"Pete Rose the baseball player deserves to be in the Hall of Fame. His official playing record makes that clear. Pete Rose the man, well, he lacks character and integrity, so the player gets in, the man is banned."
- Andrew Lampert
It has been little more than a decade since Pete Rose signed his own lifetime ban from baseball on Aug. 23, 1989, acknowledging in a statement prepared by former baseball commissioner A. Bartlett Giamatti that he neither admitted to nor denied placing illegal bets on the game that had made him a cultural icon. Since that fateful day, Rose has repeatedly tried to force his way back into baseball, arguing that he has suffered long enough for a crime that he never committed. "It seems that in our society, 99 out of 100 guys are given another opportunity," he has said. "I'm the one out of 100 that's not being given another opportunity, which is mind-boggling to me."
To be sure, Rose has always enjoyed the support of his fans, not to mention several of his professional colleagues. As the tenth anniversary of his banishment has come and gone, his supporters have become increasingly vocal. Some, including former President Jimmy Carter and Hall of Fame third baseman Mike Schmidt, have publicly suggested that it is time to forgive Rose, to grant him readmission to the game he once dominated. Others remain unconvinced. Current baseball commissioner Bud Selig and former commissioner Fay Vincent, for instance, have repeatedly dismissed such suggestions, insisting that Rose must confess to betting on baseball before he can be enshrined at the Baseball Hall of Fame in Cooperstown. Thus, the debate rages on.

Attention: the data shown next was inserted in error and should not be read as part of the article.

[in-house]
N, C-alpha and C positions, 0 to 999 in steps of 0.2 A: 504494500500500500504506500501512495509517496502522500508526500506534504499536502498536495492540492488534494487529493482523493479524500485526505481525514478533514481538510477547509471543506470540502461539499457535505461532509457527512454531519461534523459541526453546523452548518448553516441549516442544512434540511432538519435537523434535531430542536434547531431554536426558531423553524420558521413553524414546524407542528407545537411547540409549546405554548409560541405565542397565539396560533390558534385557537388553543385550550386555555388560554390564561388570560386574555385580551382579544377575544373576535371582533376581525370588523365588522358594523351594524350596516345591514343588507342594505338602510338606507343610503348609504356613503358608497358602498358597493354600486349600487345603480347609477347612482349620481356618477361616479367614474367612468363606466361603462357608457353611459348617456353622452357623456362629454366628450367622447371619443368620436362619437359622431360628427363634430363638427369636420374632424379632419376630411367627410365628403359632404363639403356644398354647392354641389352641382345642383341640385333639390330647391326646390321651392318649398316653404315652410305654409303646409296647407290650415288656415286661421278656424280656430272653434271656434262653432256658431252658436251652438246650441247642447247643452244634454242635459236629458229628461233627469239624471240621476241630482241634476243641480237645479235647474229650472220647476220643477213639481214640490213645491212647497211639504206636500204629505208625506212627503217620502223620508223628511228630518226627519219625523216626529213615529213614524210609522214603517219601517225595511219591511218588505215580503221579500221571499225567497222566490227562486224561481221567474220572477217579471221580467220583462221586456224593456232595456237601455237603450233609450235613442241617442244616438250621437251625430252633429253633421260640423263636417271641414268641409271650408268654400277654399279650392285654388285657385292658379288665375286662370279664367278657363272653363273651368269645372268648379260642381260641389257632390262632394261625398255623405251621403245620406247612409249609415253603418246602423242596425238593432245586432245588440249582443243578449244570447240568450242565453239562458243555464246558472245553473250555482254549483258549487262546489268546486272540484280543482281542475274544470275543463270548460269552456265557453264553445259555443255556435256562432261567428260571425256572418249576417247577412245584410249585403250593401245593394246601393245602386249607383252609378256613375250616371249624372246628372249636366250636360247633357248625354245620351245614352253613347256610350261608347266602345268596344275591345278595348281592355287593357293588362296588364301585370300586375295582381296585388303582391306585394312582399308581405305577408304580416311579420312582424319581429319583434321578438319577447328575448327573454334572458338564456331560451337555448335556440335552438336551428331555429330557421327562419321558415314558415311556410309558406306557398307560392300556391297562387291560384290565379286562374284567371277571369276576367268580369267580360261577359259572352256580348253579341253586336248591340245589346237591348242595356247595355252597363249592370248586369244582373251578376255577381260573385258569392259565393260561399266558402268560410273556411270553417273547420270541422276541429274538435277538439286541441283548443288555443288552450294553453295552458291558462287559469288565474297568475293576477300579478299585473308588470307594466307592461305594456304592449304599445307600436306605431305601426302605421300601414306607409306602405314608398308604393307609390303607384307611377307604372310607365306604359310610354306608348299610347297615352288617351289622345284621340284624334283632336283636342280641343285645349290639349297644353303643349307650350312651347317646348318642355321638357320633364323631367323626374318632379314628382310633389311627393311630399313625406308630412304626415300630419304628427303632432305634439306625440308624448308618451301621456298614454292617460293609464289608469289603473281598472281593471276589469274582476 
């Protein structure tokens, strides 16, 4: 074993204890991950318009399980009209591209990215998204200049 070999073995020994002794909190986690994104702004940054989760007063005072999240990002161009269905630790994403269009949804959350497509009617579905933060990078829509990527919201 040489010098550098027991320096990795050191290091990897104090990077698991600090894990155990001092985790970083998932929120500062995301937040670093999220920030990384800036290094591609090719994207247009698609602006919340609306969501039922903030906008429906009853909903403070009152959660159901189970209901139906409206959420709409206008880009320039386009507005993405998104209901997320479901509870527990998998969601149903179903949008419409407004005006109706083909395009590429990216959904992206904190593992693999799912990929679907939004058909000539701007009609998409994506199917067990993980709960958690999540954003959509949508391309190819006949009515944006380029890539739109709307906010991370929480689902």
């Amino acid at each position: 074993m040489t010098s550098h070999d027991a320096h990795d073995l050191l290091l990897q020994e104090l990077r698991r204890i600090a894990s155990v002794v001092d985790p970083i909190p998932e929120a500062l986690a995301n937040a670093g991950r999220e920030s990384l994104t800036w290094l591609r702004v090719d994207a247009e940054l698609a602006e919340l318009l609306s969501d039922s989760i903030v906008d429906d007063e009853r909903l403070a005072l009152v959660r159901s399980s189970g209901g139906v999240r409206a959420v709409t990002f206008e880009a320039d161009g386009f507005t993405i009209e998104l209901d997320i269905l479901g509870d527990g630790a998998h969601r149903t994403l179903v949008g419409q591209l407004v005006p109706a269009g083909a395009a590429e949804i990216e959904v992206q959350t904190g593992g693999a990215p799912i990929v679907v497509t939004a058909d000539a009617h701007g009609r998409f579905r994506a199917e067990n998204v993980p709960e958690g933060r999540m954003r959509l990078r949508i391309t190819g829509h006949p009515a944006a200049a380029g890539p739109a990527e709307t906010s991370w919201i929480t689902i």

But why should it? There is little question that Rose's accomplishments throughout his 24-year baseball career warrant his immediate induction into the Hall of Fame. As a former member of the Cincinnati Reds and later the Philadelphia Phillies and Montreal Expos, he owns a .303 lifetime batting average and holds 11 all-time major league records, including those for most career hits (4256), most games played (3562) and most seasons with 200 or more hits (10). And the list does not stop there. Rose also holds the National League record for most career runs (2165) and most career doubles (746). By the time he was forced to abandon baseball, he had tackled almost every role the game had to offer, becoming the only player in major league history to play more than 500 games at five different positions. But it never seemed to matter where he played, because Rose always displayed the same passion and intensity that earned him the nickname "Charlie Hustle." To be sure, he was nothing less than a role model, a fan favorite who consistently left his best stuff on the field.
Unfortunately, Rose did not always represent himself quite as well when removed from the friendly confines of the nearest ballpark. When Giamatti first accused him of betting on baseball, Rose petulantly sued the commissioner to avoid a hearing that might have cleared his name. Later, when the evidence of his guilt became overwhelming, Rose finally accepted his banishment. At the time, he conceded that he had repeatedly gambled on sports other than baseball and even went so far as to seek professional help from Dr. J. Randolph Hillard, the chairman of the psychiatry department at the University of Cincinnati. Rose initially agreed with Hillard's diagnosis that he must avoid gambling completely due to his "clinically significant gambling disorder," but later changed his mind when he began doing promotional appearances for casinos and placing bets at race tracks. Since then, an unapologetic Rose has continued to gamble, much to the chagrin of his lawyers and his fans.